True HEPA air purifying systems — which possess complex mechanical filters that are able to filter out 99.97 percent of particulate matter 0.3 microns in diameter, while being even more effective in eliminating smaller and larger particles — are the gold standard. Having a true HEPA air purifier will significantly raise the air quality in any room, as long as the air purifying system is powerful enough to handle the dimensions of that space.

These powerful air purifiers will indeed help to combat visible tobacco smoke in a room. They will even reduce that characteristic stale tobacco smell. True HEPA air purifiers are not, on the other hand, designed to work against gases — which tobacco smoke also releases in ample quantities.

For that purpose, you will want to turn to a gas phase filter, most commonly an activated carbon filter. Many of the best air purifying systems that possess a true HEPA filter also feature carbon filters, which do trap many of the Volatile Organic Compounds emitted by tobacco smoke.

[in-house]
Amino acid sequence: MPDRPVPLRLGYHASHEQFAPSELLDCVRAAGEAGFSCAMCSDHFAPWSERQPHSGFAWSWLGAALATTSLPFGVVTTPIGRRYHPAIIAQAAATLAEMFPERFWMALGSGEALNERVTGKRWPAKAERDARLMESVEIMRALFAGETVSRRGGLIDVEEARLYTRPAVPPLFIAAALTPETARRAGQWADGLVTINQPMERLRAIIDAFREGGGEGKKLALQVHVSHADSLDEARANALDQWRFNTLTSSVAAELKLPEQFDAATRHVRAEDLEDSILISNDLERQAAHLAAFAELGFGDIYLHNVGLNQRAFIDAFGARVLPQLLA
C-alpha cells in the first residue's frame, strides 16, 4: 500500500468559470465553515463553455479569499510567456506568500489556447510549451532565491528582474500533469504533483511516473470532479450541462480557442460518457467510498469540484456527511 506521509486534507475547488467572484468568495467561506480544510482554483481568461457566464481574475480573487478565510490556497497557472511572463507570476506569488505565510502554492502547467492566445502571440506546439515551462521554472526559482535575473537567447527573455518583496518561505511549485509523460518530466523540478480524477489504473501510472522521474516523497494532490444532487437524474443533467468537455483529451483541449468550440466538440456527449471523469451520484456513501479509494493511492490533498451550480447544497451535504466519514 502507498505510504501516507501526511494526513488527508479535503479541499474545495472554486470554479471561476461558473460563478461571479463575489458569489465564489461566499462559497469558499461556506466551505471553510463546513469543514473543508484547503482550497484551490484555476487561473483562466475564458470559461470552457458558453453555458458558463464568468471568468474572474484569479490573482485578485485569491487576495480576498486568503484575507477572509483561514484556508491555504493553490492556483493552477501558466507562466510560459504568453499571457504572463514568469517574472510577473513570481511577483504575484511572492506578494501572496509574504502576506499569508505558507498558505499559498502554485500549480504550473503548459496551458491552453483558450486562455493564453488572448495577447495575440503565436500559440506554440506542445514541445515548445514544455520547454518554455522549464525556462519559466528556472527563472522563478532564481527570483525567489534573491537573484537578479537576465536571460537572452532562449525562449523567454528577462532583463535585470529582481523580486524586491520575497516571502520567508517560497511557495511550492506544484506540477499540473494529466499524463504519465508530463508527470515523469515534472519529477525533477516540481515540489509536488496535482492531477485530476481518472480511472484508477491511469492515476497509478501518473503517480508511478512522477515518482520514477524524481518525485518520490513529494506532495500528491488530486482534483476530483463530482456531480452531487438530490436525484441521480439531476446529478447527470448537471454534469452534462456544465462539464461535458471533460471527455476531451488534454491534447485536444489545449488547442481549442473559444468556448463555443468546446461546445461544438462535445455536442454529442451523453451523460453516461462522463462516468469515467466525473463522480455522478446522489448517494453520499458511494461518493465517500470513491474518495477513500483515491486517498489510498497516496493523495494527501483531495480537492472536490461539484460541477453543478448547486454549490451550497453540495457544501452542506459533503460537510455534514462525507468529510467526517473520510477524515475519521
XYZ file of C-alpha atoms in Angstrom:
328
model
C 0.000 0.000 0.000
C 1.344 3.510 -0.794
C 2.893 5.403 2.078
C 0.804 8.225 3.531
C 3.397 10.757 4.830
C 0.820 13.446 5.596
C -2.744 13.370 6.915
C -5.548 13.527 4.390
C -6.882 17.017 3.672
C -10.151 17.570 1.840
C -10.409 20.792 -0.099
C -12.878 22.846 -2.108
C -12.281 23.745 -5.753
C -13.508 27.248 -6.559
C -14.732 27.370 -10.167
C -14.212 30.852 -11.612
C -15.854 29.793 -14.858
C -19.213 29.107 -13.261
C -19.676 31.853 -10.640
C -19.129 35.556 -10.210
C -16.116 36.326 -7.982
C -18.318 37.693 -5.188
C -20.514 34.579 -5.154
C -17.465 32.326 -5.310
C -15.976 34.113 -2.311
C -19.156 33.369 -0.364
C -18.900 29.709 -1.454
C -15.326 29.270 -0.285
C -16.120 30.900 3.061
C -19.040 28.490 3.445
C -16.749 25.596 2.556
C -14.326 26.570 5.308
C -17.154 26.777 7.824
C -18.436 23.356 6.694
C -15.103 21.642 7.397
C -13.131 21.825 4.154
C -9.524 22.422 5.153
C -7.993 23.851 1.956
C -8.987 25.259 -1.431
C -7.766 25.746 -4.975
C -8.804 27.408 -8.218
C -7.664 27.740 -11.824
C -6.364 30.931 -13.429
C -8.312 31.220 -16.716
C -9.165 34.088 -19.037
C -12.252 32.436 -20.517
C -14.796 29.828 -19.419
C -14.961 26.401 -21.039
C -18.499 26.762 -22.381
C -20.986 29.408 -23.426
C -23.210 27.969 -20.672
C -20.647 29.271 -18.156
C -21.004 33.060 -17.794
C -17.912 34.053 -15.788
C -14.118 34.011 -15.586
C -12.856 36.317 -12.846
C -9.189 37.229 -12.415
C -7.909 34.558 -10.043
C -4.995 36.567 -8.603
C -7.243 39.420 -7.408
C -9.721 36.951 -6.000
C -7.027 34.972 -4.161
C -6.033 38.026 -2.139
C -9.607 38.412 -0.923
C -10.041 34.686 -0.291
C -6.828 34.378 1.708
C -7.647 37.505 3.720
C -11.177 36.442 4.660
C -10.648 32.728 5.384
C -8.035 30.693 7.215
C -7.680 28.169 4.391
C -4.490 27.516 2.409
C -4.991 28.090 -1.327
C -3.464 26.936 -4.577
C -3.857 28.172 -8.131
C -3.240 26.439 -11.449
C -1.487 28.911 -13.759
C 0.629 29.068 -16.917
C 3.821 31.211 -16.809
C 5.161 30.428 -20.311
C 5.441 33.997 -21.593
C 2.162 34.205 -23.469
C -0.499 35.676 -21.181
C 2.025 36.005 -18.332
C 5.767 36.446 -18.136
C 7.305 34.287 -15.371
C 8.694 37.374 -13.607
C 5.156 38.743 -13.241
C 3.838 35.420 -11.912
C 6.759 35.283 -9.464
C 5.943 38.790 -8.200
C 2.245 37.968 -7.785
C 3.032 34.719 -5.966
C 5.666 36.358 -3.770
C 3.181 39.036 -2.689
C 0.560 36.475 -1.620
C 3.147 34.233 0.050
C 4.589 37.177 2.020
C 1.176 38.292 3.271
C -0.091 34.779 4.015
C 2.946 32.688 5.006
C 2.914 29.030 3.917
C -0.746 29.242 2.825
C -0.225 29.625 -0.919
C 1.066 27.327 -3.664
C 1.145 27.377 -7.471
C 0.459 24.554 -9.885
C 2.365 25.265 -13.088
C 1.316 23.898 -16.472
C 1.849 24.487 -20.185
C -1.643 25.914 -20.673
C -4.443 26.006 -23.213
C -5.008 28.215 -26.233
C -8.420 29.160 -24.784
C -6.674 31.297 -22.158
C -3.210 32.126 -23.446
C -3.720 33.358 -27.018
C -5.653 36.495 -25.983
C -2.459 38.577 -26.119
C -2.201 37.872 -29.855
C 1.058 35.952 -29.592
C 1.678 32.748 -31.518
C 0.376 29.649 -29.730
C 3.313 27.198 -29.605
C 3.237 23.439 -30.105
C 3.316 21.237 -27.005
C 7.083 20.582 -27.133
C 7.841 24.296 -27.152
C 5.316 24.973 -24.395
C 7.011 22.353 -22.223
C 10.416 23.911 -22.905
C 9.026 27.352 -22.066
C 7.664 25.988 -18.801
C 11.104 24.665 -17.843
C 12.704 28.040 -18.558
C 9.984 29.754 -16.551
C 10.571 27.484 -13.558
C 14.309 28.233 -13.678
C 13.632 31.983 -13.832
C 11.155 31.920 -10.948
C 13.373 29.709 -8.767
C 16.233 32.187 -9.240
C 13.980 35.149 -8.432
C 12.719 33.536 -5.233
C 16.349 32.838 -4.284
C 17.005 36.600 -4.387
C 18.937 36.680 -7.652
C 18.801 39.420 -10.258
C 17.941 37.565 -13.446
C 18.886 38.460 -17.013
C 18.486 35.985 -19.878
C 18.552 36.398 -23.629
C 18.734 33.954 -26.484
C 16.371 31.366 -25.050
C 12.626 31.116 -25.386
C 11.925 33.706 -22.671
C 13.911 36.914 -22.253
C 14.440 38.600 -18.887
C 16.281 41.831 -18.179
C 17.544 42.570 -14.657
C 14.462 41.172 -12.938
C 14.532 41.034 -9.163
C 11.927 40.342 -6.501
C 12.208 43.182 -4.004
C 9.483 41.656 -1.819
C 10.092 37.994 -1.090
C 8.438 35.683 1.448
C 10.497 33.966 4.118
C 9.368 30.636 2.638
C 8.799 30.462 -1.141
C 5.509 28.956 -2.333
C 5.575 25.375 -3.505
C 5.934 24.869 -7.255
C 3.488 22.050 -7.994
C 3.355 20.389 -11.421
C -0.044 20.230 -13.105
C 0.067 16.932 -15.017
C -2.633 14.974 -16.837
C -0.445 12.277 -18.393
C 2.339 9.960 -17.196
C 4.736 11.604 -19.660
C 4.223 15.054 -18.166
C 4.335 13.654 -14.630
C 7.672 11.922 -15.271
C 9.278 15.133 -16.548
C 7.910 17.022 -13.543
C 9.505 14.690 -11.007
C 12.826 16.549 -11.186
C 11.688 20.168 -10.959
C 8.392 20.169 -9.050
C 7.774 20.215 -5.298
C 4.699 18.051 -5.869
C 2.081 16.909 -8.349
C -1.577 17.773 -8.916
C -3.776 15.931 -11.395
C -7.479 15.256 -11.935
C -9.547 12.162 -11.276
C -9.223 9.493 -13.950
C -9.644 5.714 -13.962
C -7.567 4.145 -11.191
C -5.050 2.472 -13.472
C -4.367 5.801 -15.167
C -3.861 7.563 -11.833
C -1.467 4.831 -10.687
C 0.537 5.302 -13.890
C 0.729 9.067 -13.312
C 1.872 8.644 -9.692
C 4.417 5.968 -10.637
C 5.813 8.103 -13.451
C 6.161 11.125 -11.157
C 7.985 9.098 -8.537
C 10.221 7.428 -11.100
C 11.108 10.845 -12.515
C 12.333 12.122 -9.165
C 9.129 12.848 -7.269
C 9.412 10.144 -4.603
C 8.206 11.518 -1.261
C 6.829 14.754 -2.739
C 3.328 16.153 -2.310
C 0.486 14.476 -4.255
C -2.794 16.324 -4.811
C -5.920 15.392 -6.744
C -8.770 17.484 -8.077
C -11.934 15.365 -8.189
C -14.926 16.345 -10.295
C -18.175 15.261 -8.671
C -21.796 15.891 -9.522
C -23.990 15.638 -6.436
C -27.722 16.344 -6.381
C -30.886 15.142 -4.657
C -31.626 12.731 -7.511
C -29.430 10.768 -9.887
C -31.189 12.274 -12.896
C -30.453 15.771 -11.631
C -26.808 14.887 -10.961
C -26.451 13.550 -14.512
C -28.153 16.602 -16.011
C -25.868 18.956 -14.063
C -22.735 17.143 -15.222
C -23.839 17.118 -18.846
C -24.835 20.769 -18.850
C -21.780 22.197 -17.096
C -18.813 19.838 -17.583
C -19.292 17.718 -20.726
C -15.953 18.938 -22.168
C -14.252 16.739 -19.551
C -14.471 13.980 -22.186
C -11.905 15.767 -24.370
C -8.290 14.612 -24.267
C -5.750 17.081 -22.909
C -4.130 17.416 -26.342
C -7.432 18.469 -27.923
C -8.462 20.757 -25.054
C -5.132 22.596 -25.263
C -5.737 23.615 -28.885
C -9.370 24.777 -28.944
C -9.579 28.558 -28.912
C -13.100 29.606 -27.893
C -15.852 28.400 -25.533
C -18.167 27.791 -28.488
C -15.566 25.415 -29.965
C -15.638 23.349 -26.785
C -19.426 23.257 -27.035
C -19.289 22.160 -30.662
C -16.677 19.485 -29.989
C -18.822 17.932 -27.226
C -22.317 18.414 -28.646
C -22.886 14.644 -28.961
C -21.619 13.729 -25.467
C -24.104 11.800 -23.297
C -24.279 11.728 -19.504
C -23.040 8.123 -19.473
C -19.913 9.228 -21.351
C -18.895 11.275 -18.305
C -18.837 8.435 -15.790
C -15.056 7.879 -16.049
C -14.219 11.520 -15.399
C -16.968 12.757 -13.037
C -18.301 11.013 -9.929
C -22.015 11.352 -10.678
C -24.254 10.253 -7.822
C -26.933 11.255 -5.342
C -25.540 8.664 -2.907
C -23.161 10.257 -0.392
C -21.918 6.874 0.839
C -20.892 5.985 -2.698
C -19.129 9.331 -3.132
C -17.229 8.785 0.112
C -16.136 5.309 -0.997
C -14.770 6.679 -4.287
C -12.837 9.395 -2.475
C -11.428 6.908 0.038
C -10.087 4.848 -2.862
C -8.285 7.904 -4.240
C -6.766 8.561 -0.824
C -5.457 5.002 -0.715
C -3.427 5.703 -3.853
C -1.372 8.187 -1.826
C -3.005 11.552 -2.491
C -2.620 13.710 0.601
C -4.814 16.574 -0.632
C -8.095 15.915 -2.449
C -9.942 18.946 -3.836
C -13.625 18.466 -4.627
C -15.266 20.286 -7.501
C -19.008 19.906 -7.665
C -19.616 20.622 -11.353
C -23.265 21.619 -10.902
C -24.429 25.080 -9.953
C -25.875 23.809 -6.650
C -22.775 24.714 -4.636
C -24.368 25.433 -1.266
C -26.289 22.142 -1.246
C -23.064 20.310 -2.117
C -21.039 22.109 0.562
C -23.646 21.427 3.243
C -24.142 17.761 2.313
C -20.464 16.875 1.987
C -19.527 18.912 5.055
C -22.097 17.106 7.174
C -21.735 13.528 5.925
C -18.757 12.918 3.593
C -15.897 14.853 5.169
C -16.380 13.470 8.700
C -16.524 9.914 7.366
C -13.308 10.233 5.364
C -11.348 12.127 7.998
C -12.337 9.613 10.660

Not only do carbon filters quickly become saturated, rendering them ineffective, however, they are also powerless against persistent third-hand smoke that sticks to surfaces in your home.

Here, it is important to note that cheaper air purifiers called ionizers or ozone generators both work by releasing ozone. While they do filter out some air pollutants, that means that they also release one in the process — as ozone is, in higher concentrations, itself a health risk. These air filters can cause lung irritation in sensitive people all on their own, and should not seriously be considered.

In short, using an air purifier with a true HEPA filter as well as a carbon filter is certainly going to improve your indoor air quality, whether you smoke or not. Even this very best option will never eliminate all the harmful chemicals released by smoking, however, and this is why refraining from smoking indoors is the only responsible step to take.